It’s been over 6 years since the U.S. Supreme Court, in their decision of Shelby County v. Holder, gutted a key provision of the Voting Rights Act (VRA). The decision by the court invalidated parts of the VRA that were designed to protect voters from racial discrimination at the polls. The court did away with the process known as “preclearance” which required jurisdictions with a history of discrimination across the country to obtain approval from the U.S. Department of Justice when implementing new laws related to voting and elections.
Since 2013, more than 16 states passed bills that made it more difficult for African Americans and other communities of color to access the ballot box. These obstacles including restrictive voter identification laws and cuts to polling places led to an increase in voting rights challenges. Organizations like the League have persuasively argued for why upholding the protections within the VRA is key to ensuring access to the voting booth.
Passage of the VRA was one of the most important legislative actions of the 20th Century. It was a direct response to the discriminatory tactics, like literacy tests, intimidation, threats, and violence used to prevent people of color from registering and voting. The preclearance section of the VRA was the necessary enforcement for the 15th Amendment’s guarantee that no citizen would be denied the right to vote because of the color of their skin.
Legislation that responds to the Shelby decision will now come to the floor of the U.S. House. H.R. 4, the Voting Rights Advancement Act (VRAA), has broad support from civil rights and voting rights groups across the country. It reacts to the new forms of discriminatory laws passed since the Shelby decision that make it harder for many communities to vote. Throughout 2019, Congress has held hearings in states around the country that gathered evidence about voter suppression. The House Judiciary Committee also held seven hearings collecting evidence from expert witnesses about the barriers to voter participation that remain for people of color and language-minority voters in Native American, African-American, LatinX, and Asian American communities. The League’s CEO, Virginia Kase, also testified in front of the House Administration’s subcommittee on Elections chaired by Congresswoman Marcia Fudge.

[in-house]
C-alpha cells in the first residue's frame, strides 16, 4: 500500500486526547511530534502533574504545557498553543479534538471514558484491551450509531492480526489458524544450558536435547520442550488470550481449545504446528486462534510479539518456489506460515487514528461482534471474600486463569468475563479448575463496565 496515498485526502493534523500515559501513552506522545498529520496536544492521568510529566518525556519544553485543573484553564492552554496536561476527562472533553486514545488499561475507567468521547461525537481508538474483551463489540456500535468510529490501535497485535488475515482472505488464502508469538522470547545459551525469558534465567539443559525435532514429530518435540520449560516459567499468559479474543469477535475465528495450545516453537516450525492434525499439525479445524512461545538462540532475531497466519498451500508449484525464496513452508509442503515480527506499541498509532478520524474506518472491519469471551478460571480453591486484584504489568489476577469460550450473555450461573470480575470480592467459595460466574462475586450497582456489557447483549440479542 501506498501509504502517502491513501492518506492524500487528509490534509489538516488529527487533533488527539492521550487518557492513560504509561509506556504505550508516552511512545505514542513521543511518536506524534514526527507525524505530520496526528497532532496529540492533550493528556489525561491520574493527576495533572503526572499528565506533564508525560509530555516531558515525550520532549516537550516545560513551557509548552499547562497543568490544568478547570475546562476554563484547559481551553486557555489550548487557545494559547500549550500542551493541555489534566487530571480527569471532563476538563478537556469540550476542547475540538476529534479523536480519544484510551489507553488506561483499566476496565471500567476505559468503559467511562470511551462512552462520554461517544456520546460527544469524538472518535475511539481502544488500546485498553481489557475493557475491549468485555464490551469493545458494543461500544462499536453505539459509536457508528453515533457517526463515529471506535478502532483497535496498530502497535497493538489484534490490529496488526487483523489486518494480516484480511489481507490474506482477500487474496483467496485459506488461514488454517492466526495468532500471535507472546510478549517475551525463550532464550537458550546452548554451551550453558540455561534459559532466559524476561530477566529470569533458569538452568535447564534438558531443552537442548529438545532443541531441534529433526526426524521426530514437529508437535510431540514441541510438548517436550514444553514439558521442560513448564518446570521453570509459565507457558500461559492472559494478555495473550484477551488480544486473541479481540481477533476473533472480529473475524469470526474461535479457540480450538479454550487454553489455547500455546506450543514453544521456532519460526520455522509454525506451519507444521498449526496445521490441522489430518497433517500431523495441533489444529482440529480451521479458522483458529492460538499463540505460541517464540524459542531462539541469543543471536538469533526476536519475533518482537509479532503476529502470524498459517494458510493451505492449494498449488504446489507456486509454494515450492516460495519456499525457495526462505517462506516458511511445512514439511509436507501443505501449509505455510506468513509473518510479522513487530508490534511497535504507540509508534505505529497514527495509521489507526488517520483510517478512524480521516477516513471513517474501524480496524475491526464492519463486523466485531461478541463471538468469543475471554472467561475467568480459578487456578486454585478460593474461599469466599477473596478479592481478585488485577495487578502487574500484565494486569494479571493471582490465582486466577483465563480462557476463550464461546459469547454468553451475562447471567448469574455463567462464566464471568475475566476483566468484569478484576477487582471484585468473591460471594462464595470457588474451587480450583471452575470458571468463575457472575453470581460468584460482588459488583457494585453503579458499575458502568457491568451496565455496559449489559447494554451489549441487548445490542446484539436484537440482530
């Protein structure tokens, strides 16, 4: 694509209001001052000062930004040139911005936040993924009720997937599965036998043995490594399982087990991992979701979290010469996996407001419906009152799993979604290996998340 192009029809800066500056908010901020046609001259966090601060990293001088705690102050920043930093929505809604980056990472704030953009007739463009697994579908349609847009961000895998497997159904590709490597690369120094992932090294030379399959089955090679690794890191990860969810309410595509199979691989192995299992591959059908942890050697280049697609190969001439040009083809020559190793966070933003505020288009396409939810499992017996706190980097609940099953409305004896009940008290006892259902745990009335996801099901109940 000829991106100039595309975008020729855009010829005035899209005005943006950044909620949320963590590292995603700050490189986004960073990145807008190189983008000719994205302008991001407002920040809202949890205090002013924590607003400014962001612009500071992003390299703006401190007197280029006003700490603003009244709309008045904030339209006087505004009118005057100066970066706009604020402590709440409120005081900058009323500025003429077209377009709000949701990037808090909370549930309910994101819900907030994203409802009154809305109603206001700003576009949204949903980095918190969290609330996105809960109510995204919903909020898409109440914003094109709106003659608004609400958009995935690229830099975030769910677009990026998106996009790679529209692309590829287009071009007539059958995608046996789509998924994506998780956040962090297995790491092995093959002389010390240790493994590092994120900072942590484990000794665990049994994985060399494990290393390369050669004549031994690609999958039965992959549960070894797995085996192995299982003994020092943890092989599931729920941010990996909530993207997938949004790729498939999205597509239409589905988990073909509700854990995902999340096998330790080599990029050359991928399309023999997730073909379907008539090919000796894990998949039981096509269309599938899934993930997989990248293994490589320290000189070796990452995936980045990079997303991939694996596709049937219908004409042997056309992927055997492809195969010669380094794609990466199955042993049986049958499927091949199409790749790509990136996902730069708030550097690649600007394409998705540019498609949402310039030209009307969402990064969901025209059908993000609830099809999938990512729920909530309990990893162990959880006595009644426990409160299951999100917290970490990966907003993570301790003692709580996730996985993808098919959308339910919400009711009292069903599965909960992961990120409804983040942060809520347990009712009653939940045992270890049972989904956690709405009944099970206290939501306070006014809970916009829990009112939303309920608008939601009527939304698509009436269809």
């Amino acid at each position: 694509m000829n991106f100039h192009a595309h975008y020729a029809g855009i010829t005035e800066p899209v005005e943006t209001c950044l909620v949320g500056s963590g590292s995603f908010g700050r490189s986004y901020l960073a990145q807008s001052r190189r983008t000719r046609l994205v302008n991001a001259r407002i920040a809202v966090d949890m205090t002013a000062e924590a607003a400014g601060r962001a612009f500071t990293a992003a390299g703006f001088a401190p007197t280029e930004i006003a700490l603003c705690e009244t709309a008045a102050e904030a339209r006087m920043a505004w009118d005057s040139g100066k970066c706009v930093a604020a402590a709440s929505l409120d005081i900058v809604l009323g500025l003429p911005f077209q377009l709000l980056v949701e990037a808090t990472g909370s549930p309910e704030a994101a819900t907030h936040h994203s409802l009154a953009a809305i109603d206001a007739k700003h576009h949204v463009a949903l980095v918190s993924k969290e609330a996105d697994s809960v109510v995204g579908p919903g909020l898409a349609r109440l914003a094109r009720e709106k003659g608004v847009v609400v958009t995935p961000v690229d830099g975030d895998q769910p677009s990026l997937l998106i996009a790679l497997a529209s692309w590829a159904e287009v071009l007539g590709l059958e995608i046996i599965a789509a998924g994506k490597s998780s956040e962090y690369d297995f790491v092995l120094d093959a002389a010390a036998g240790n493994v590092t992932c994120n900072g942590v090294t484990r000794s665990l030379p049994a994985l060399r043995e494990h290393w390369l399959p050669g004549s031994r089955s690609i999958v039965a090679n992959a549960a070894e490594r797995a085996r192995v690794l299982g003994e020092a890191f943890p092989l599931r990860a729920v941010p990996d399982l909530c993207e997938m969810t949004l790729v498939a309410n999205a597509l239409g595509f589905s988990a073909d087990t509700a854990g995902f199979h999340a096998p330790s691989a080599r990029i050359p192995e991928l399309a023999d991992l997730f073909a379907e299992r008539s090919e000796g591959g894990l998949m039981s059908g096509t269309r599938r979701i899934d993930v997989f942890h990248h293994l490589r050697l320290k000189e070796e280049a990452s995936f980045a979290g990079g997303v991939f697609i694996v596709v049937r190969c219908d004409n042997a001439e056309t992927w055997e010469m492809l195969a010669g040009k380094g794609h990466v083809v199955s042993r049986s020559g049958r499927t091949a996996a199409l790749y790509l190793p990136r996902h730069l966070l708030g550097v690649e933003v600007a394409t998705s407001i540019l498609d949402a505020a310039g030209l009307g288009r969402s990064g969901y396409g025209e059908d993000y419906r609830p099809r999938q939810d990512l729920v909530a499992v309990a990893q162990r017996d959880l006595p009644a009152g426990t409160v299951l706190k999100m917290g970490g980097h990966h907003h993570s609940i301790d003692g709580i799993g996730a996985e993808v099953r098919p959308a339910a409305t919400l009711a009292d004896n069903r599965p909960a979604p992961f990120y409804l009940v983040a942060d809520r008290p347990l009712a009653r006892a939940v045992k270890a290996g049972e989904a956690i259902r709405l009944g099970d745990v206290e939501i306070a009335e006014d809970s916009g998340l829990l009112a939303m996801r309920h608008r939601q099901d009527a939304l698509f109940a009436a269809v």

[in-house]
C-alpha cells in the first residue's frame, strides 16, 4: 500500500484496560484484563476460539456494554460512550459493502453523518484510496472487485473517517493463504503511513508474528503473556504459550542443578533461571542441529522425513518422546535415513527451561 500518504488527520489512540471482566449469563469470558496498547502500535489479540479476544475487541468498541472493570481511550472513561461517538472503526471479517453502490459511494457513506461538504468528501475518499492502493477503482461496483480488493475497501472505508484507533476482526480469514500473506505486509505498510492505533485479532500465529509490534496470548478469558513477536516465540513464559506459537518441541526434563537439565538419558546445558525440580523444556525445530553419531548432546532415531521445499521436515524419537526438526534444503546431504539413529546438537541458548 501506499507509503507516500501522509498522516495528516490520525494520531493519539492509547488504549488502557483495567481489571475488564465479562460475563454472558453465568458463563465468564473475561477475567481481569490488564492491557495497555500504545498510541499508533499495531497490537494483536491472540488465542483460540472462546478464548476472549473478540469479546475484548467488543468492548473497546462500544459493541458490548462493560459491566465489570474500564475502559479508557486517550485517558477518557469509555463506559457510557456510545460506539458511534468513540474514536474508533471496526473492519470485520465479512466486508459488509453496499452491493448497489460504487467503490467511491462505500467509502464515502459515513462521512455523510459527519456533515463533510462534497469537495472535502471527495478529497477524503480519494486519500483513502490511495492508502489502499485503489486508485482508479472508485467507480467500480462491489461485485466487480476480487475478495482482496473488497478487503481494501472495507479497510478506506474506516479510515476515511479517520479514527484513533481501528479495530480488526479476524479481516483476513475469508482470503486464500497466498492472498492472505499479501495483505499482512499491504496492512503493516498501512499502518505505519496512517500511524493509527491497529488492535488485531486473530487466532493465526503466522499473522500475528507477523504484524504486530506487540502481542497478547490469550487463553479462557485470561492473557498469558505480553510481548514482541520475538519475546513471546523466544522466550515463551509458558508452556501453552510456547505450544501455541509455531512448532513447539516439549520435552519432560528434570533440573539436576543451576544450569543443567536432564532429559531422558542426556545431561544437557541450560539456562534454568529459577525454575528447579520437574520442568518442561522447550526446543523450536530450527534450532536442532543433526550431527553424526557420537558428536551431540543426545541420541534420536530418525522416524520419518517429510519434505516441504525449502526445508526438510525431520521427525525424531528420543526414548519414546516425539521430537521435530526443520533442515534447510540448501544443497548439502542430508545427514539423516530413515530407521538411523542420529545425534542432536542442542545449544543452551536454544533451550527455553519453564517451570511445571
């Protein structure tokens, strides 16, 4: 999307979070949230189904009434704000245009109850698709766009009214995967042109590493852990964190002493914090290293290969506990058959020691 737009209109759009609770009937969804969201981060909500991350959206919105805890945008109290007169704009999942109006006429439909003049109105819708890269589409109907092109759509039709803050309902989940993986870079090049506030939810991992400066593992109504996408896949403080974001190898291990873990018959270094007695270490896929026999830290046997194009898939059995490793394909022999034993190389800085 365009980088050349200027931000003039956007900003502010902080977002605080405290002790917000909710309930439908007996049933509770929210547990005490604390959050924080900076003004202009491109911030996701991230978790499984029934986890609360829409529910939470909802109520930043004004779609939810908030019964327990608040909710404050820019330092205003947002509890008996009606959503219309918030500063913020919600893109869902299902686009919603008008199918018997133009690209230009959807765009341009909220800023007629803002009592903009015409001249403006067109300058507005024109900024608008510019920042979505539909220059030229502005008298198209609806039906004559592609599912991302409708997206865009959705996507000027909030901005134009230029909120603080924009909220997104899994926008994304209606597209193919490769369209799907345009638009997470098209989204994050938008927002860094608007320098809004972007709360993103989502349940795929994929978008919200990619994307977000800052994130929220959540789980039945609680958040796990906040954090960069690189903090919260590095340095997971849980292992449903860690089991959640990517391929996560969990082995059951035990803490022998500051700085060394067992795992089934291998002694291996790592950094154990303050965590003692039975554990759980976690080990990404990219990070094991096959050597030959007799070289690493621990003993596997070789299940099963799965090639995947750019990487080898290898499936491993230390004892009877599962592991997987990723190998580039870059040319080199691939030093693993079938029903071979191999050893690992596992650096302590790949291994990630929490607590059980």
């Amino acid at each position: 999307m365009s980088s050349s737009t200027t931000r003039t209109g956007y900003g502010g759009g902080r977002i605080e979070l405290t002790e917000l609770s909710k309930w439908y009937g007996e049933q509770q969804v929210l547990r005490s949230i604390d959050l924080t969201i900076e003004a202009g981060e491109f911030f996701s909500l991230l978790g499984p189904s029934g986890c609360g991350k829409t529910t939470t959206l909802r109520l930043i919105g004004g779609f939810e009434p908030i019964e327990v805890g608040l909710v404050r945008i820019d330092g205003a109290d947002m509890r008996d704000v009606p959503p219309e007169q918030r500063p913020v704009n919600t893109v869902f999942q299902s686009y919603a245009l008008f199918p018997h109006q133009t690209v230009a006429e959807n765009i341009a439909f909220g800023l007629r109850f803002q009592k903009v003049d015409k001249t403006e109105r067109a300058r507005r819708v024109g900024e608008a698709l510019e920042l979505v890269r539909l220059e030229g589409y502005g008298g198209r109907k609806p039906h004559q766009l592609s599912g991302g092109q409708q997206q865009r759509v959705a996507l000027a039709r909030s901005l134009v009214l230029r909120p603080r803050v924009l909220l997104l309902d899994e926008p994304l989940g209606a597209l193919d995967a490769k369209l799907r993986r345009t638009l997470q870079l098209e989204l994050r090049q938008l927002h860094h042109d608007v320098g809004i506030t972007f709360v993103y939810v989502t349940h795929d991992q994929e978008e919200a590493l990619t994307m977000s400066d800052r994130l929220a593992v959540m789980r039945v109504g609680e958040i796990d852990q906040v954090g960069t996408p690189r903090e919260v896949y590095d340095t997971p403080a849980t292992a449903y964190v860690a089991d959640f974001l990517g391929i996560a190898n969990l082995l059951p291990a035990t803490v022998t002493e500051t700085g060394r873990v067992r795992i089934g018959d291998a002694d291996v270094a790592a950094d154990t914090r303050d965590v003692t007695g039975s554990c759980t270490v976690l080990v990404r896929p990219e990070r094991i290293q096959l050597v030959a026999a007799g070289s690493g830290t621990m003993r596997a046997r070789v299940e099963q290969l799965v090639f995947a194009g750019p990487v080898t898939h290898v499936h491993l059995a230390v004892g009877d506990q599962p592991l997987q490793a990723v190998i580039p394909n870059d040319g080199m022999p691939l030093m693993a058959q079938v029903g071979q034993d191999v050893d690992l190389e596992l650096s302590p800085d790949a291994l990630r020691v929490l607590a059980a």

For over 50 years, protecting voters from discrimination at the ballot box has been a bipartisan activity. Passage of the original VRA (and subsequent reauthorizations in 1970, 1975, 1982, 1992, and 2006) was not only accomplished with bipartisan support in Congress but was led by stalwart members of the Republican caucus who were committed to doing right by voters. In fact, every reauthorization of the legislation was signed into law by a Republican President, who refused the notion that voting is a partisan issue.
The VRAA is needed to ensure that preclearance can go back into effect so that all eligible Americans are able to vote on Election Day. It is an unfortunate fact that discrimination in voting against racial, ethnic, and language minorities continues in America. This should be unacceptable in the greatest democracy in the world.
Take action today. Tell your Representative to vote YES on H.R. 4.
The League of Women Voters will be closely watching the final floor vote on the Voting Rights Advancement Act. We will continue to work to advance this legislation in the Senate.